A 24 hour truce to mark the Muslim holiday of Eid has done little to ease tensions between Israelis and Palestinians after three weeks of conflict in the Gaza Strip. The fighting has eased but there's still no sign of a permanent ceasefire. Jillian Kitchener reports.
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Eid is one of the most joyous days in the Muslim calendar.
But with prayer comes sorrow and after 21 days of conflict, some Jerusalem residents say there is little to celebrate.
(SOUNDBITE) (Arabic) JERUSALEM RESIDENT, MUNTHER KISWANI, SAYING:
"This holiday comes and the occupation's army has started to attack our brethren in the Gaza Strip. We lack a lot of joy during this holiday."
But at least the fighting has eased, with a 24 hour truce to mark the holiday.
Even so, the funerals for dead Palestinians continue.
And the tension remains high.
The Israeli military says it struck two rocket launchers and a weapon manufacturing site in Gaza.
And Israel's sirens warned of incoming rockets close to the border.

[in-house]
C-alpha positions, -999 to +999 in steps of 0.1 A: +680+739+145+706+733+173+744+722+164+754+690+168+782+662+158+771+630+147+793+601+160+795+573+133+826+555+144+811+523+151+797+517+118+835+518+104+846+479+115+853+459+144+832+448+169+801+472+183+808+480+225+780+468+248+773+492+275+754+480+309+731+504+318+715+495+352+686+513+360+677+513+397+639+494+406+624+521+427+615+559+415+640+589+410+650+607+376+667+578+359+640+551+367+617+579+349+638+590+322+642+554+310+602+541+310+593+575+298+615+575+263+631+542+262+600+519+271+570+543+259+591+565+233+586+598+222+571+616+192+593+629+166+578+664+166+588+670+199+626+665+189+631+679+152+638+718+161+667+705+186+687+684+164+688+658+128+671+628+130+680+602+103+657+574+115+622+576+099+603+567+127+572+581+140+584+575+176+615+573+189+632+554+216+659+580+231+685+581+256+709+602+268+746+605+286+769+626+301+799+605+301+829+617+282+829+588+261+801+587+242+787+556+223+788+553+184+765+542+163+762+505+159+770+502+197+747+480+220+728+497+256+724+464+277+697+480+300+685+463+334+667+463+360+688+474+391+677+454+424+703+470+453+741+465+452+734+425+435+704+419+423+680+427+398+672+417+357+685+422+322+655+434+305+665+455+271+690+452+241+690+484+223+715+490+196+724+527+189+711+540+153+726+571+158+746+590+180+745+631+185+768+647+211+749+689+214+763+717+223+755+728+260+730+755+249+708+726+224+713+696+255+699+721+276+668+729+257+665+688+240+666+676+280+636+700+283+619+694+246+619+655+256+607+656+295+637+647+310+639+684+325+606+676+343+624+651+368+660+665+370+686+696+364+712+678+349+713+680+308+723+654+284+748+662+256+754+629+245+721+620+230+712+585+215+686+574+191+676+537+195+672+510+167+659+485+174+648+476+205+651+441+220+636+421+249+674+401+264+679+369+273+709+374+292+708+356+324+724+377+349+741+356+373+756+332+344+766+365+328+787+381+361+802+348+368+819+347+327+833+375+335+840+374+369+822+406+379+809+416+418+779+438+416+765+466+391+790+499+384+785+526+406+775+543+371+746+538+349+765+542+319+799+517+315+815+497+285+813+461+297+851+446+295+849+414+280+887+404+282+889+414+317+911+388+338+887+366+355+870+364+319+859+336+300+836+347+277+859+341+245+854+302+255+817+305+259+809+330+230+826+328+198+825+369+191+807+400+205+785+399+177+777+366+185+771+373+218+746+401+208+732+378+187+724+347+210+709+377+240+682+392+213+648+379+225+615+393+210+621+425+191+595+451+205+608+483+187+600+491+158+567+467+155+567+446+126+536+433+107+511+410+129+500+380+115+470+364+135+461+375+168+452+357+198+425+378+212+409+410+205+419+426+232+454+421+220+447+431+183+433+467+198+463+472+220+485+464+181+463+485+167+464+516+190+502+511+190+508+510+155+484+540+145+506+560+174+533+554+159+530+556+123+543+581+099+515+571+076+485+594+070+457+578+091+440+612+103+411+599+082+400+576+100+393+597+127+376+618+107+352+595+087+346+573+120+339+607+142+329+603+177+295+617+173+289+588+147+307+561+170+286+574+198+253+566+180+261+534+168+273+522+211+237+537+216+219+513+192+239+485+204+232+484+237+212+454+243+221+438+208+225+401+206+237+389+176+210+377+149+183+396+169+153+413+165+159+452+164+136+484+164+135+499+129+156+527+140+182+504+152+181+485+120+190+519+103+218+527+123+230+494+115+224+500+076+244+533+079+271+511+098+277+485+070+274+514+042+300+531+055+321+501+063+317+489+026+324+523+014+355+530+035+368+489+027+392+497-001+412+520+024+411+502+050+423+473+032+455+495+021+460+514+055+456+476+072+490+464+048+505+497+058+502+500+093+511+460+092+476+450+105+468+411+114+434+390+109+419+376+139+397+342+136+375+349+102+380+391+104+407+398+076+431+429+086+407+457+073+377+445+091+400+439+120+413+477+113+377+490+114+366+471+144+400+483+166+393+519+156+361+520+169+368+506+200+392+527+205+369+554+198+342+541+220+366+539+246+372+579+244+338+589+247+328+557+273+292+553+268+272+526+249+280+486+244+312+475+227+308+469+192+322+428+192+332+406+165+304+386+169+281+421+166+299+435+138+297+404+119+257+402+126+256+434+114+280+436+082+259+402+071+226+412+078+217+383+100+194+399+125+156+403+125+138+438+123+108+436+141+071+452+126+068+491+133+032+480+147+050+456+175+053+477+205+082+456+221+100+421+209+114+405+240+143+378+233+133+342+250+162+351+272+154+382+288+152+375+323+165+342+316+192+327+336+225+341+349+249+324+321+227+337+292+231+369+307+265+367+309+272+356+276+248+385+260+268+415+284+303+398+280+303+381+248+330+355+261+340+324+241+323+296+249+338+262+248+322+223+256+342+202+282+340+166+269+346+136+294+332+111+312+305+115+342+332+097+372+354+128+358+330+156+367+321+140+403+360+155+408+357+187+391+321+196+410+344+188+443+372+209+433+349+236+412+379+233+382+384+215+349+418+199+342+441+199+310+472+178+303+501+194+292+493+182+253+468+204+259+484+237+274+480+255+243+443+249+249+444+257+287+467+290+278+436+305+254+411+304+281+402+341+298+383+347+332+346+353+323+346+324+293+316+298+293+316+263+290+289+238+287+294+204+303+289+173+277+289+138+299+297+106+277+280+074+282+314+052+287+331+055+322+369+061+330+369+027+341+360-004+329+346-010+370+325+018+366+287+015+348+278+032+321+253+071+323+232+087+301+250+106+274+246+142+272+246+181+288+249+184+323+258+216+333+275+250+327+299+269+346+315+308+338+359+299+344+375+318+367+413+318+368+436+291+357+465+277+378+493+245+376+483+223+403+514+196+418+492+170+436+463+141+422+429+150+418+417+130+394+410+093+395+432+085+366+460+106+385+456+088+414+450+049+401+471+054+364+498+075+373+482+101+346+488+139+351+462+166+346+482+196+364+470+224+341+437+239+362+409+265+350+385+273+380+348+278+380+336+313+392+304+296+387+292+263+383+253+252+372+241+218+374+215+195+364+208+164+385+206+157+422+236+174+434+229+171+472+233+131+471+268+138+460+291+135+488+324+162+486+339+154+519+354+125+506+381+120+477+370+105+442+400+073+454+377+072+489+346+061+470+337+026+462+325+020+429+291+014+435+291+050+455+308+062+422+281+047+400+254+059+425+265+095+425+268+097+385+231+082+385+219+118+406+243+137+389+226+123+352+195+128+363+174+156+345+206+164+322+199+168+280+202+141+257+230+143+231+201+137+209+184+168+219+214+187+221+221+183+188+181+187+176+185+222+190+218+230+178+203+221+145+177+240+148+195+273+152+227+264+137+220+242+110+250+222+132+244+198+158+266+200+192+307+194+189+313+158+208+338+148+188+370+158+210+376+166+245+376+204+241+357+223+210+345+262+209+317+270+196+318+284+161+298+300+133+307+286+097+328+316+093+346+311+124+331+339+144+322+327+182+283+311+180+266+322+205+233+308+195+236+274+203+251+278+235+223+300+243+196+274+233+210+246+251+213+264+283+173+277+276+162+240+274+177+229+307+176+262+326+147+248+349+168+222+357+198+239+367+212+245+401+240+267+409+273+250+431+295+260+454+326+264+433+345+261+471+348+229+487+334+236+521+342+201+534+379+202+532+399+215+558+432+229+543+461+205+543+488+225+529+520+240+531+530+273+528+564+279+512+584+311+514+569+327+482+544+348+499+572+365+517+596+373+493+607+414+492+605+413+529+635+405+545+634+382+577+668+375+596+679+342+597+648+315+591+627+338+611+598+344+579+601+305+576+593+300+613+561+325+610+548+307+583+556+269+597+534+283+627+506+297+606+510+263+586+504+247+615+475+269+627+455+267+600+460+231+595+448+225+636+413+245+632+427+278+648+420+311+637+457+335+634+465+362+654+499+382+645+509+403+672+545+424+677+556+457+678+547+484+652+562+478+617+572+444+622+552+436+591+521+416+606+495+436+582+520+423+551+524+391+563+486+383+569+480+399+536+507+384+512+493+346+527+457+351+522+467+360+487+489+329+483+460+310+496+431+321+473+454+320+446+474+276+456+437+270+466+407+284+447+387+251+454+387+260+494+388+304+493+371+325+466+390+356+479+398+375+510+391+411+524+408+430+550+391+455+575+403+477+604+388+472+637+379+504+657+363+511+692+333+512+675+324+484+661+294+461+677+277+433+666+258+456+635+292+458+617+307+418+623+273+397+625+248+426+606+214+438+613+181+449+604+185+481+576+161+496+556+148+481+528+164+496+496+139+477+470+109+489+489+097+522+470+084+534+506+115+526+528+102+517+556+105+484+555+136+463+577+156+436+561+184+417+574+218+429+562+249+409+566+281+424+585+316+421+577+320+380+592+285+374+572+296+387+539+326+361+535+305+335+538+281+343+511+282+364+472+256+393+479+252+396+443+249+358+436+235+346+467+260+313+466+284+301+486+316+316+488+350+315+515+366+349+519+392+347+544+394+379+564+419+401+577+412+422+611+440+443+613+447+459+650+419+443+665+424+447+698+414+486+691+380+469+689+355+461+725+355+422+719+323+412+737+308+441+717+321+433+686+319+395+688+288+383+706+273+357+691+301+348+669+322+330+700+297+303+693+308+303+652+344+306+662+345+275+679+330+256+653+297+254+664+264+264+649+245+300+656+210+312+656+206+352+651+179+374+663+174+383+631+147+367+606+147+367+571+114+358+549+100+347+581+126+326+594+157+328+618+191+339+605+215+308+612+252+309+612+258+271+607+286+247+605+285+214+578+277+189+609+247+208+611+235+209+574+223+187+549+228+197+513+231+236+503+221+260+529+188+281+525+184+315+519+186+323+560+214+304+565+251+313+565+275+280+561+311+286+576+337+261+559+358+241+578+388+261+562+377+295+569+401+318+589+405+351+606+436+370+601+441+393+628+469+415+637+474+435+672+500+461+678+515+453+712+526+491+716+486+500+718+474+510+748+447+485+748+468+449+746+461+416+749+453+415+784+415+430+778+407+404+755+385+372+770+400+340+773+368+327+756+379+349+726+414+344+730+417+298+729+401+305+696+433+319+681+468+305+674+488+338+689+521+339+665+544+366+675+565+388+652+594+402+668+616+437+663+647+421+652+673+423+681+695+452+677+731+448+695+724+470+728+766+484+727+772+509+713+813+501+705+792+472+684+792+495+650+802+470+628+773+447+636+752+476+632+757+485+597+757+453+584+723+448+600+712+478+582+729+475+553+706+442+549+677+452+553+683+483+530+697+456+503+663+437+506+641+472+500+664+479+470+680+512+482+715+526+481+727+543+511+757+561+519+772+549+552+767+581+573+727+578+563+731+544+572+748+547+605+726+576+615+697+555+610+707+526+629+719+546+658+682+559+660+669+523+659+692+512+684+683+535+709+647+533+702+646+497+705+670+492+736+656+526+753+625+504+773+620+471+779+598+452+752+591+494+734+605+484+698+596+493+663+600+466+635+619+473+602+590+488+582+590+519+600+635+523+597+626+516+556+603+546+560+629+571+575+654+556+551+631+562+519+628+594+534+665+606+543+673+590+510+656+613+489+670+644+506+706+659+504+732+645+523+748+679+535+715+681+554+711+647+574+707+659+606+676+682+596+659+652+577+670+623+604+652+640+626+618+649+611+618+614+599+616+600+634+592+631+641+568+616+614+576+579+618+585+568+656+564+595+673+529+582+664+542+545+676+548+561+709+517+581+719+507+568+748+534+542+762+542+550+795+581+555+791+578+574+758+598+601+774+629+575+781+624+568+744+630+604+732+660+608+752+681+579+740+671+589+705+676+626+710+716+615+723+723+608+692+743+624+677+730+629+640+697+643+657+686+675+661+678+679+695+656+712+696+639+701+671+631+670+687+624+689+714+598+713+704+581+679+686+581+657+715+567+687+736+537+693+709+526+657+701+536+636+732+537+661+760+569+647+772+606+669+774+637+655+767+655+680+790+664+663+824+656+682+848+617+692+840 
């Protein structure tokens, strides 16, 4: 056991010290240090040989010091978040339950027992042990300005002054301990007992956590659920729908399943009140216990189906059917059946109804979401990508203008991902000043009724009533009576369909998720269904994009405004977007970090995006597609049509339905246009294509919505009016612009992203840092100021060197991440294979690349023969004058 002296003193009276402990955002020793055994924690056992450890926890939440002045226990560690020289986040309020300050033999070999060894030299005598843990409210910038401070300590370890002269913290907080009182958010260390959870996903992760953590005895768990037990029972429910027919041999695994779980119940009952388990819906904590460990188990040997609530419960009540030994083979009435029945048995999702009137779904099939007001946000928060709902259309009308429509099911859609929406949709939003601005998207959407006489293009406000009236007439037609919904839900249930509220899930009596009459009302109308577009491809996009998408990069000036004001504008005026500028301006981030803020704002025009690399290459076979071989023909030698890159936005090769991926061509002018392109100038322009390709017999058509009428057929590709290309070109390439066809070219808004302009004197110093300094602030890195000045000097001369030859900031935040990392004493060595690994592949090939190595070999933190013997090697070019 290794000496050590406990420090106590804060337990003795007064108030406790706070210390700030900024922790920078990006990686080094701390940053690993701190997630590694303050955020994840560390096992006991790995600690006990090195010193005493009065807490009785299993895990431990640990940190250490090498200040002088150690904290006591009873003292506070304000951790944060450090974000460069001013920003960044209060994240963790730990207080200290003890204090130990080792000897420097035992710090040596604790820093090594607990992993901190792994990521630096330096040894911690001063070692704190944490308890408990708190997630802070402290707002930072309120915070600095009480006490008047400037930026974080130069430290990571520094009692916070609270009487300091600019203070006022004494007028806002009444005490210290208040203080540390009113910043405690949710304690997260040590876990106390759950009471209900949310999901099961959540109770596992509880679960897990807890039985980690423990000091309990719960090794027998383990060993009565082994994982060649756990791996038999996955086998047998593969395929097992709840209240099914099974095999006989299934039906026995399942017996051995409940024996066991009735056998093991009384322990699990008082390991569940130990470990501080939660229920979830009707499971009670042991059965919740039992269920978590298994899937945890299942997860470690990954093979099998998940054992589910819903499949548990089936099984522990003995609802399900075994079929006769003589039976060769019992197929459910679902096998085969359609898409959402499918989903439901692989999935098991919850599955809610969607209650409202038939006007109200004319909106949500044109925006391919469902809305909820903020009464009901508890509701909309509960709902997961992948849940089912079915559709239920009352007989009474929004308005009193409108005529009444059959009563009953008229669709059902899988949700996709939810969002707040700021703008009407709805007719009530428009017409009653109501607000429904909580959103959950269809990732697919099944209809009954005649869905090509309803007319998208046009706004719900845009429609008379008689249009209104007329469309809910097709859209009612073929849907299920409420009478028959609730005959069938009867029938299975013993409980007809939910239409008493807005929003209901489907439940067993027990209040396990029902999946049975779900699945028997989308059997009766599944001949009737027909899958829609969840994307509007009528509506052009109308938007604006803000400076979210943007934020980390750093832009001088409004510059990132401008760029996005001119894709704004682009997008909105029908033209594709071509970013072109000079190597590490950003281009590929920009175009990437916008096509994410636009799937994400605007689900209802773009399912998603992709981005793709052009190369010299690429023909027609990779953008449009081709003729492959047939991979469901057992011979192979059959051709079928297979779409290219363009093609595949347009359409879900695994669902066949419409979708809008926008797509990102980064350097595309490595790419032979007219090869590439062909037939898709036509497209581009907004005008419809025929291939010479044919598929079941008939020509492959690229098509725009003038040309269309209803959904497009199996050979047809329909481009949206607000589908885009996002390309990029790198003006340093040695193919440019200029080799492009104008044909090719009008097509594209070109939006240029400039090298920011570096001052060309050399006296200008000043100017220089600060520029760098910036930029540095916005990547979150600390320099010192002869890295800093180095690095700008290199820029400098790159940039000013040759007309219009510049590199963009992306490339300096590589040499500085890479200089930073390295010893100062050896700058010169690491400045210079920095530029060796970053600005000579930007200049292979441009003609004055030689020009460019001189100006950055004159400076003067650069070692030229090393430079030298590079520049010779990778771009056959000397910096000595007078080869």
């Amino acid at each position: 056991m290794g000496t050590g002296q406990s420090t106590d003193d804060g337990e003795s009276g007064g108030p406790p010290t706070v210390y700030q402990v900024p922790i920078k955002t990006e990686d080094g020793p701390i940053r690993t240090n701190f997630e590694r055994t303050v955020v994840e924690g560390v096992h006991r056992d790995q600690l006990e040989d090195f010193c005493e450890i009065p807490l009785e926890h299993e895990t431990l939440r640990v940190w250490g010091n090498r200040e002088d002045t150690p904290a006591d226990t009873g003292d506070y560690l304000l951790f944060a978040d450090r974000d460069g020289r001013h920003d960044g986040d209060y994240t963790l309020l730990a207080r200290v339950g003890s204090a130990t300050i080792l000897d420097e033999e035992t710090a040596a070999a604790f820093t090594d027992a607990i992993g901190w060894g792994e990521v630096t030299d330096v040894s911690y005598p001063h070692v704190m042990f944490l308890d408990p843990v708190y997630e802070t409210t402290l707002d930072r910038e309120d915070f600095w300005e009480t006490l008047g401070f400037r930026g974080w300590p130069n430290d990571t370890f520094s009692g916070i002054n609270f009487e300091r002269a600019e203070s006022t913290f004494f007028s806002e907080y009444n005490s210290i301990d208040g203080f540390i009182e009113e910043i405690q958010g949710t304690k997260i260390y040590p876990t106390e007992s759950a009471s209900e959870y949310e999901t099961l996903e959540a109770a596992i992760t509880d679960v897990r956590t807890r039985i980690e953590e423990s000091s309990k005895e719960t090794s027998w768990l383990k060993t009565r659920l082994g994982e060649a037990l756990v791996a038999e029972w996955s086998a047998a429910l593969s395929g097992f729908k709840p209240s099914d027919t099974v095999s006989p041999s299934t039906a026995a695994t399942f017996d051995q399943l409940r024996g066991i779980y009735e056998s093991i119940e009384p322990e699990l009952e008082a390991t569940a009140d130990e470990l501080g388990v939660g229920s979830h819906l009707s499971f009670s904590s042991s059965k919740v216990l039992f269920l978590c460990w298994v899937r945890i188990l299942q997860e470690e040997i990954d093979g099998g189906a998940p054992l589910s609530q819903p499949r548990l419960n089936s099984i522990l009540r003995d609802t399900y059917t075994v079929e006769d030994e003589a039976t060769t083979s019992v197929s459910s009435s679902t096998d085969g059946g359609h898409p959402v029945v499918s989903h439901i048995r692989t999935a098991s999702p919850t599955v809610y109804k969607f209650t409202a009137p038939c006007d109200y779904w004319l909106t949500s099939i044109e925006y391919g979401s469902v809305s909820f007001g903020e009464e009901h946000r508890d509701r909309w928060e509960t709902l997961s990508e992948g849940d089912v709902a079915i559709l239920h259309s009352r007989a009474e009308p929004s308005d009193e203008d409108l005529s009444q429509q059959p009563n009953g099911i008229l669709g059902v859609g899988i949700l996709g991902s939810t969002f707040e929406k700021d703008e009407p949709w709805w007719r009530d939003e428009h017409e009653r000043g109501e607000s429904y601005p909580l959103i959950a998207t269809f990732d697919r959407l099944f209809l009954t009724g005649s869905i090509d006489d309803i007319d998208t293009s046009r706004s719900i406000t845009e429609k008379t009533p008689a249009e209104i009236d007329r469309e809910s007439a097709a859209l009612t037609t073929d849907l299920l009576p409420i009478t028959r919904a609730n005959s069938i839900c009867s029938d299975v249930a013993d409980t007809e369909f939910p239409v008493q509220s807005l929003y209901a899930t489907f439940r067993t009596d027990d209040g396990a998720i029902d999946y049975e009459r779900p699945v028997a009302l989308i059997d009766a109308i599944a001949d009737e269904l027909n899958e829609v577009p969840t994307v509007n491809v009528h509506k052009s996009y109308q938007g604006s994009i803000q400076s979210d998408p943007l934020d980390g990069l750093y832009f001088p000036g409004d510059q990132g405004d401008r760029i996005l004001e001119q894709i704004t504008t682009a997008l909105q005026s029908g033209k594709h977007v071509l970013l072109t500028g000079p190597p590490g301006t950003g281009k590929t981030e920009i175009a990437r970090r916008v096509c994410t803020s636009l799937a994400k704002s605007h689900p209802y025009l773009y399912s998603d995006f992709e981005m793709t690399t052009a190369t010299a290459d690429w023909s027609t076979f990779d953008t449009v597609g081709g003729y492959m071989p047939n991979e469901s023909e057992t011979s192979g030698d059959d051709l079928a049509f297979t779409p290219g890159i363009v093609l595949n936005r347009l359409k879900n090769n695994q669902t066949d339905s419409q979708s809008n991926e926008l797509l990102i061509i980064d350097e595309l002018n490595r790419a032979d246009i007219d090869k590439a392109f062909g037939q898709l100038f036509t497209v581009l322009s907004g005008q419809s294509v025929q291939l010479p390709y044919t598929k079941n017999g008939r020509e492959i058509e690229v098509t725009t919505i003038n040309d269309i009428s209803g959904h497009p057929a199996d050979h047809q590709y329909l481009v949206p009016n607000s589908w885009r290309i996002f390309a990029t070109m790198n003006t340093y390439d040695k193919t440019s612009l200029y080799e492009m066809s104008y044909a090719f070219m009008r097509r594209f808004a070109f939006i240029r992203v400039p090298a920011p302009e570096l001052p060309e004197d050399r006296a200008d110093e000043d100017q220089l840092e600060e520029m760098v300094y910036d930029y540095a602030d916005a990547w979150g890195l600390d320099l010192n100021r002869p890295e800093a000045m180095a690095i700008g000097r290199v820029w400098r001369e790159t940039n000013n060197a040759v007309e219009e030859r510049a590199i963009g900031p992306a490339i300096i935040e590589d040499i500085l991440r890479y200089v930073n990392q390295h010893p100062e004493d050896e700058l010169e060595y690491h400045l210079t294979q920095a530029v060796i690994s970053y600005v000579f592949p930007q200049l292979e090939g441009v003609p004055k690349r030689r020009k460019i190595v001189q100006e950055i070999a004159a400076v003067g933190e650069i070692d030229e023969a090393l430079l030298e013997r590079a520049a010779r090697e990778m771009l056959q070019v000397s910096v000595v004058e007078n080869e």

Leaflets rained on Gaza -- listing names of militants the Israeli military says have been killed in battle:
(SOUNDBITE) (Arabic) LOAY HAMAD, GAZA RESIDENT, SAYING:
"It's nonsense. They're trying to scare people, but it's not working. This is pitiful, I think, and doesn't mean anything for the people. Nobody is scared from this - not even a child. Let them do what they want."
Gazans remain defiant, even though the 21 day conflict has left more than a thousand people dead, most of them Palestinians.
International pressure for an end to the assault is increasing, but even during Eid, a durable ceasefire appears to be as as elusive as ever.
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